PEP 705 - TypedDict: Read-only and other keys

Hi all,

I have significantly revised the proposal in PEP 705, reducing its scope to just TypedDict changes. It now proposes two extensions:

  • read-only entries, via a readonly flag and a ReadOnly type qualifier
  • preventing subclasses having other keys (more context for this can be found on pyright issue 5254)

The draft of PEP 728 came out late on in the rewrite, and overlaps this second point; I have updated my proposal to be compatible with it (but with slightly different syntax as that was the main point of contention voiced on the PEP 728 pull request). We were strongly motivated to cover both issues in a single PEP, as otherwise the PEP 705 proposal breaks the semantics of the existing solution to other keys (using @final) without providing a space to discuss fixing the issue.

See also the prior discussion on typing-sig.

(Many thanks to @dmoisset, @pradyunsg, @Jelle, @JukkaL and @PIG208 for contributing to this revision of the PEP!)


This is great. I ran into this use case a few times when working with external APIs, and it always felt like something I should be able to express.

One question: was “frozen” considered as a synonym for “readonly”? The word “frozen” is used in a handful of other places already, whereas “readonly” seems new.

I had not specifically considered “frozen”. I believe it is used to mean “an object that cannot be changed by anyone after initialization”, and implies things like “can be used as a key in a dict”, so I don’t think it fits this usage?


I believe there’s a small typo in the second example of Specification > Inheritance section, you surely mean class NamedDict(TypedDict, other_keys=Never) instead of readonly=True :smile:

Great proposal aside, it certainly would be something I’d use!

1 Like

Fixed, thanks!

@alicederyn, thanks for all your hard work on this PEP. It has come a long way since the earlier drafts, and I like how it’s shaping up!

I’ve organized my feedback by topic area roughly corresponding to the order in which these topics appear in the PEP.


I think this section is looking really good. One small nit is that the “type discrimination” example assumes mypy’s current type narrowing logic. Mypy is using a very conservative approach here — one that is arguably inconsistent with the approach it takes with other type narrowing patterns. By contrast, pyright handles type narrowing for the provided example in the manner in which most users would expect, even though it opens up a small type safety hole.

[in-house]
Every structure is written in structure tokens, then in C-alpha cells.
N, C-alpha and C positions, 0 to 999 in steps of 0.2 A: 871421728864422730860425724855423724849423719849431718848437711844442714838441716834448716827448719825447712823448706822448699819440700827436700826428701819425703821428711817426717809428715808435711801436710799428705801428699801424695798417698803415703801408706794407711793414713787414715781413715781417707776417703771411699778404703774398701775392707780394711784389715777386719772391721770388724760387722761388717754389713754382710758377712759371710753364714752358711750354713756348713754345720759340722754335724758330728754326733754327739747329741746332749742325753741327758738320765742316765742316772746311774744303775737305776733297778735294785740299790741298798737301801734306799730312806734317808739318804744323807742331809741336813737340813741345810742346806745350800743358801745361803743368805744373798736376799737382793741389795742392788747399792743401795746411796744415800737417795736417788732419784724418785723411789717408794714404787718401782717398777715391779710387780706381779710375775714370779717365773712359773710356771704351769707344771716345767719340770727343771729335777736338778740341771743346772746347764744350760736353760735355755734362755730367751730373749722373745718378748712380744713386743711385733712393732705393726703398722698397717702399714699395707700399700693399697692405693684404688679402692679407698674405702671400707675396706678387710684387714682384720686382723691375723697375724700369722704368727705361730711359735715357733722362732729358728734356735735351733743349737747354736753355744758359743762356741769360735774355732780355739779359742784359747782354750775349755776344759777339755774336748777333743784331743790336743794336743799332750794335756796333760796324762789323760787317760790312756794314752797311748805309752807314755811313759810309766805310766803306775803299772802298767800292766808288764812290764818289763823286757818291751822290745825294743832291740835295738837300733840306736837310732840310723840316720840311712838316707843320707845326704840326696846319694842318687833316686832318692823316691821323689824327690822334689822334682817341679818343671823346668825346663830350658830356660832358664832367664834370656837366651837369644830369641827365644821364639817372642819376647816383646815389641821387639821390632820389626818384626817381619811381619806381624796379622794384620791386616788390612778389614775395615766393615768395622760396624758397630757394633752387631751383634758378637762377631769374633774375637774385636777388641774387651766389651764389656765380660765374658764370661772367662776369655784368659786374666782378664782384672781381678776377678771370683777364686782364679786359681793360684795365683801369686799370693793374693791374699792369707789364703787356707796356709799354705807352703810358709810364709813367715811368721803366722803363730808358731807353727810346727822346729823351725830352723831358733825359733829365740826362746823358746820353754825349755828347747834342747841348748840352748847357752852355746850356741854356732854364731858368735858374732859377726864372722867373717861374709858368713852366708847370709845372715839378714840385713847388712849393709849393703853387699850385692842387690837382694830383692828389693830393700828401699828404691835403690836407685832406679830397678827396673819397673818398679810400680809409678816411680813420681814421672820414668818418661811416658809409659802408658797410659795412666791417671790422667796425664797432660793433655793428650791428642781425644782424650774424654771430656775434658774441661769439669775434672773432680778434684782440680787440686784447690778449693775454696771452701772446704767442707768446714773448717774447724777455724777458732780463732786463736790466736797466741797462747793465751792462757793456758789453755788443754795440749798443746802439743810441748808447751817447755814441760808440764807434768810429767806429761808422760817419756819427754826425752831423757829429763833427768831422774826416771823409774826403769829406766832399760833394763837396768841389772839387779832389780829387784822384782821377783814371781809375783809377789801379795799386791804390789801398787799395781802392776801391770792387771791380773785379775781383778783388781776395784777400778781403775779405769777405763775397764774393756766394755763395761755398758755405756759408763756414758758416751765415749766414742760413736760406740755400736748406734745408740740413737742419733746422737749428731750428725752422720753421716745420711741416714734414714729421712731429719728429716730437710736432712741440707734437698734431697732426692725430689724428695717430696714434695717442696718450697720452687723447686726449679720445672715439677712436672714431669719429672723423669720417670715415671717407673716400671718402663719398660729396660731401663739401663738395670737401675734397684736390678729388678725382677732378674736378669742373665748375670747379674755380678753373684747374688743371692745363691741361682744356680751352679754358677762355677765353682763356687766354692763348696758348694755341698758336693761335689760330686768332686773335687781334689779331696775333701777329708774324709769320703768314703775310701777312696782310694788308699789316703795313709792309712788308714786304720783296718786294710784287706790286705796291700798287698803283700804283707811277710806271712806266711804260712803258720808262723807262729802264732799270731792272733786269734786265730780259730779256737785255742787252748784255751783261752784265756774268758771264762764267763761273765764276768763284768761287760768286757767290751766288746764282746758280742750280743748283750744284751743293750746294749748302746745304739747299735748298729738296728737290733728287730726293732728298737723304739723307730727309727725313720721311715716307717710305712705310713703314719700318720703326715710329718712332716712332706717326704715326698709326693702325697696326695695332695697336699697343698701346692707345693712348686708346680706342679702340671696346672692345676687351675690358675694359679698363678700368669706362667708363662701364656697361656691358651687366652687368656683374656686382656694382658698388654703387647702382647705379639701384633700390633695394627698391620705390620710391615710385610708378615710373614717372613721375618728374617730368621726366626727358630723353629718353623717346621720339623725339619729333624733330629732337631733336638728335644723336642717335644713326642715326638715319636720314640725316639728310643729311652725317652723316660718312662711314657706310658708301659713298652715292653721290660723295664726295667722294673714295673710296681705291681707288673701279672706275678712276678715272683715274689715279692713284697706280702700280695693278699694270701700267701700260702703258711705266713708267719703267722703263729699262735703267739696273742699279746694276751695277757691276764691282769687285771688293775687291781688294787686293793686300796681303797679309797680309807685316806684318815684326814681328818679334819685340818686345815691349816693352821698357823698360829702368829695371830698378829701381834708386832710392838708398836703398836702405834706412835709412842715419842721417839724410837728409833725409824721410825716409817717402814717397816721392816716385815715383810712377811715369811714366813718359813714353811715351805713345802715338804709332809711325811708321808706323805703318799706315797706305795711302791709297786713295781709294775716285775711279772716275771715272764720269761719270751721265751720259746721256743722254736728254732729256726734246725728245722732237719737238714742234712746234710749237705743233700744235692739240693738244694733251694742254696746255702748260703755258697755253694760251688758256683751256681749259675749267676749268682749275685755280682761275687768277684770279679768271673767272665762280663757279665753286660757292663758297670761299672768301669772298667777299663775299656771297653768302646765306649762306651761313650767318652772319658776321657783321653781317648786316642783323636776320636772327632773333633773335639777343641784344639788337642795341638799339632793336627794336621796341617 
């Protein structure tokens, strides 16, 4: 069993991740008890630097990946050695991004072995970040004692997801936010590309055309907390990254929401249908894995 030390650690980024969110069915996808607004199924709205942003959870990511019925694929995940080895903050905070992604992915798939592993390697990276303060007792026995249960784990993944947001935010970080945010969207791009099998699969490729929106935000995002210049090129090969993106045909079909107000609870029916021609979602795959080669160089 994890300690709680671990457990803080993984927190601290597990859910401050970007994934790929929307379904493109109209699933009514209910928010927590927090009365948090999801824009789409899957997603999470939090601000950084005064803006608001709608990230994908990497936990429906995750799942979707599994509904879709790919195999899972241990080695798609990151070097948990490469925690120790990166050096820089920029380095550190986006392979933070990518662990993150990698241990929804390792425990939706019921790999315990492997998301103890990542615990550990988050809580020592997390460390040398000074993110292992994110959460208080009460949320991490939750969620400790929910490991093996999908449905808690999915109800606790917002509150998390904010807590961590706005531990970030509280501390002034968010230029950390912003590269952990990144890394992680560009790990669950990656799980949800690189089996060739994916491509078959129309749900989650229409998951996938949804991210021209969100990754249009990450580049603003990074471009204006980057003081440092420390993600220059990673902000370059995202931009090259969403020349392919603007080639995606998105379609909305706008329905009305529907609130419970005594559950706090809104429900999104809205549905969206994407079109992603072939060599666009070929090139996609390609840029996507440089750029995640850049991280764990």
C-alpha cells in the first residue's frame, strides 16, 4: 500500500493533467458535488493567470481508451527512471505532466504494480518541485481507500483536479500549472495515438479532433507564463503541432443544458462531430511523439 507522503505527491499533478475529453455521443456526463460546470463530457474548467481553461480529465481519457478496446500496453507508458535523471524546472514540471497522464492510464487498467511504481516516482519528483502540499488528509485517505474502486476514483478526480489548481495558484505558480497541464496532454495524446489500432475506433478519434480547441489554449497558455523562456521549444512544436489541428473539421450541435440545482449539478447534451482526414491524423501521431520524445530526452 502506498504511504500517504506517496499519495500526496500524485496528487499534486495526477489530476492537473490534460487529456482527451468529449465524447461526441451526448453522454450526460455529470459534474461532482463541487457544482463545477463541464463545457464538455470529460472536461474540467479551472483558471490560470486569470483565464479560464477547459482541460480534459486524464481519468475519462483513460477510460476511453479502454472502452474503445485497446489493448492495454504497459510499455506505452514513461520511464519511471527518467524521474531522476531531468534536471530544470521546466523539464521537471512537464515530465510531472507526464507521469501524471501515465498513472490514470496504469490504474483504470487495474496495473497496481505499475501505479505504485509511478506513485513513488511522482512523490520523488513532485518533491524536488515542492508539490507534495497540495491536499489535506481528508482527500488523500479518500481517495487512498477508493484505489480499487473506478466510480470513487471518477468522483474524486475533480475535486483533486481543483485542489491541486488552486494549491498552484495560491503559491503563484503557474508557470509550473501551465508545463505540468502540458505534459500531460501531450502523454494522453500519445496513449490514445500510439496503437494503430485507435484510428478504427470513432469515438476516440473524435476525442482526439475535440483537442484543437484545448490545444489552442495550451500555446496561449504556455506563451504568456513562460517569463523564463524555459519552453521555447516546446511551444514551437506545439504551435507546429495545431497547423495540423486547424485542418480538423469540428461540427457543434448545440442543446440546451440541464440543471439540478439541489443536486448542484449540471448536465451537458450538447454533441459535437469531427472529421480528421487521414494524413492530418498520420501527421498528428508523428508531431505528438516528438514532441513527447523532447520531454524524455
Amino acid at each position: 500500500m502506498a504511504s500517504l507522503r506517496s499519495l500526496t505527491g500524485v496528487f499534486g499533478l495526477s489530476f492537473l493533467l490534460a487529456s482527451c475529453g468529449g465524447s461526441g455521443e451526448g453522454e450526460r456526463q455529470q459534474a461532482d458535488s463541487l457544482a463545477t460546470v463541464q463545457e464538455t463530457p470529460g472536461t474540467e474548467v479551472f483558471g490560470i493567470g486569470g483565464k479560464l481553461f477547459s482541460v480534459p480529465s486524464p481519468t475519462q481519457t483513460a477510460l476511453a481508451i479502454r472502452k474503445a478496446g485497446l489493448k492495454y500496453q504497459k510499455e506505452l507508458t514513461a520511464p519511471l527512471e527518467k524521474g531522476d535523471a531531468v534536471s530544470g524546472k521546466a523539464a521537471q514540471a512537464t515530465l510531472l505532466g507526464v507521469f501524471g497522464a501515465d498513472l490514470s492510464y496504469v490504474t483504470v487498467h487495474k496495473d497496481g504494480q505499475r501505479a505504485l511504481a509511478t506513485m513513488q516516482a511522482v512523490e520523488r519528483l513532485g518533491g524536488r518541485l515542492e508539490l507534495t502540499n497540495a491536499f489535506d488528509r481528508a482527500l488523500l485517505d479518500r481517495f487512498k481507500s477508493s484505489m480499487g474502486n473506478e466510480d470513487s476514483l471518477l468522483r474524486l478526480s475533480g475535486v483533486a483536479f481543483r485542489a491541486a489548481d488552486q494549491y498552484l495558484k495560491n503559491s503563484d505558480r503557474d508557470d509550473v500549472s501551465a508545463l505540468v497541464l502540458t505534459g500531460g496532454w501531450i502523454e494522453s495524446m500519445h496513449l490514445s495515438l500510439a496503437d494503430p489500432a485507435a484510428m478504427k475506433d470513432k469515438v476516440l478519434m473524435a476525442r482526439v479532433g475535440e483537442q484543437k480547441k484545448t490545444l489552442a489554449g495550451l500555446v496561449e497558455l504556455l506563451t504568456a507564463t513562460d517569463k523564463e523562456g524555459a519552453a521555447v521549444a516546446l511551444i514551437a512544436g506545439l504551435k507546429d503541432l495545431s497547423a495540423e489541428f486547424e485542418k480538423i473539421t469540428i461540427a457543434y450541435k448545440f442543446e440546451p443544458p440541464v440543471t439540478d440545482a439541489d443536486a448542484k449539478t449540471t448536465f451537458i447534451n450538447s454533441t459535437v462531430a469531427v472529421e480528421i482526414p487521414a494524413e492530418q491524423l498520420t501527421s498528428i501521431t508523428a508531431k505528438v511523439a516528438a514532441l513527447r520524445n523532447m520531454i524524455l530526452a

Specification for other_keys flag

This feature feels incomplete because it accepts only Never. It defines the behaviors for Never and alludes to additional behaviors that could be added in the future. This is a case where I think it’s important for the feature to be fully fleshed out. If not, we risk getting it wrong. I also think this is a case where generalizing the feature will actually simplify the spec and the implementation rather than complicating them. Special-casing the behavior for Never opens up a bunch of questions and makes it harder to understand the intent of the feature going forward. My preference is that we combine the concepts in PEP 728 and 705 into a single PEP. The resulting PEP will be easier to understand and more coherent. Alternatively, we could separate the ReadOnly functionality from the other_keys functionality and make them “concurrent PEPs” that need to be considered as a “linked pair".

The spec says that other_keys is a flag (implying that it takes a boolean value), but it’s not a flag. Perhaps it should be called a “parameter” instead?

The spec says that other_keys is optional, but it doesn’t say what it defaults to. The challenge here is that Any and None are legitimate types, so there is a danger in using either of them as a default value. We could say that None isn’t a useful type for additional keys, but that seems somewhat arbitrary. We could maybe convince ourselves that a default value of Any is the correct behavior (more on this below). Another option is to use (the ellipsis singleton) as a sentry value. (I’ll note that this is a good example of a detail that we could get wrong if we don’t consider the feature in its fullness.)